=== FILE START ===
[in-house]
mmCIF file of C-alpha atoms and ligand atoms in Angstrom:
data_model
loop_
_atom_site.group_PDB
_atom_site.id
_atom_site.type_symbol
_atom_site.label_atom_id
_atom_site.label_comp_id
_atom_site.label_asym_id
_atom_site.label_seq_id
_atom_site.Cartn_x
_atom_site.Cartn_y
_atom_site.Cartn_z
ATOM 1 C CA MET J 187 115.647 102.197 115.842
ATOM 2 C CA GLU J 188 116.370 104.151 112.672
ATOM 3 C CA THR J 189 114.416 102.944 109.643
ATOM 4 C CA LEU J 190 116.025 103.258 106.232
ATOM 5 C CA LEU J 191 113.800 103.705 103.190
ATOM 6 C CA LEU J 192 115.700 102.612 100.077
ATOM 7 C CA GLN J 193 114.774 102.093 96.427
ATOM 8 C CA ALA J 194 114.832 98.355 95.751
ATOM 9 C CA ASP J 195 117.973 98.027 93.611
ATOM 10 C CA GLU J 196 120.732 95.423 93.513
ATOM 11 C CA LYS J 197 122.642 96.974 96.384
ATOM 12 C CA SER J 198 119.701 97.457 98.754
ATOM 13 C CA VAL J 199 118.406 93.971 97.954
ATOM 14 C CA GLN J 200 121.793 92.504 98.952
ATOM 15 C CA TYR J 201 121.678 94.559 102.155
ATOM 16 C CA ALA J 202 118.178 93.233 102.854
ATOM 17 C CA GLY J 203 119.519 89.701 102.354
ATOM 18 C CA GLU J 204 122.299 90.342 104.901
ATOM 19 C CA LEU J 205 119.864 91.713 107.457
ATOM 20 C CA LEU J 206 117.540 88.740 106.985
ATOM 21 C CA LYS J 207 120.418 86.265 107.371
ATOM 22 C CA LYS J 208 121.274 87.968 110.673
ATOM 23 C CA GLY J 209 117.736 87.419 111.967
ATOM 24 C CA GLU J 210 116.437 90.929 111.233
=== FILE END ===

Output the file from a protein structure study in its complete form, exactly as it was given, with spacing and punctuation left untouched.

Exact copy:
[in-house]
mmCIF file of C-alpha atoms and ligand atoms in Angstrom:
data_model
loop_
_atom_site.group_PDB
_atom_site.id
_atom_site.type_symbol
_atom_site.label_atom_id
_atom_site.label_comp_id
_atom_site.label_asym_id
_atom_site.label_seq_id
_atom_site.Cartn_x
_atom_site.Cartn_y
_atom_site.Cartn_z
ATOM 1 C CA MET J 187 115.647 102.197 115.842
ATOM 2 C CA GLU J 188 116.370 104.151 112.672
ATOM 3 C CA THR J 189 114.416 102.944 109.643
ATOM 4 C CA LEU J 190 116.025 103.258 106.232
ATOM 5 C CA LEU J 191 113.800 103.705 103.190
ATOM 6 C CA LEU J 192 115.700 102.612 100.077
ATOM 7 C CA GLN J 193 114.774 102.093 96.427
ATOM 8 C CA ALA J 194 114.832 98.355 95.751
ATOM 9 C CA ASP J 195 117.973 98.027 93.611
ATOM 10 C CA GLU J 196 120.732 95.423 93.513
ATOM 11 C CA LYS J 197 122.642 96.974 96.384
ATOM 12 C CA SER J 198 119.701 97.457 98.754
ATOM 13 C CA VAL J 199 118.406 93.971 97.954
ATOM 14 C CA GLN J 200 121.793 92.504 98.952
ATOM 15 C CA TYR J 201 121.678 94.559 102.155
ATOM 16 C CA ALA J 202 118.178 93.233 102.854
ATOM 17 C CA GLY J 203 119.519 89.701 102.354
ATOM 18 C CA GLU J 204 122.299 90.342 104.901
ATOM 19 C CA LEU J 205 119.864 91.713 107.457
ATOM 20 C CA LEU J 206 117.540 88.740 106.985
ATOM 21 C CA LYS J 207 120.418 86.265 107.371
ATOM 22 C CA LYS J 208 121.274 87.968 110.673
ATOM 23 C CA GLY J 209 117.736 87.419 111.967
ATOM 24 C CA GLU J 210 116.437 90.929 111.233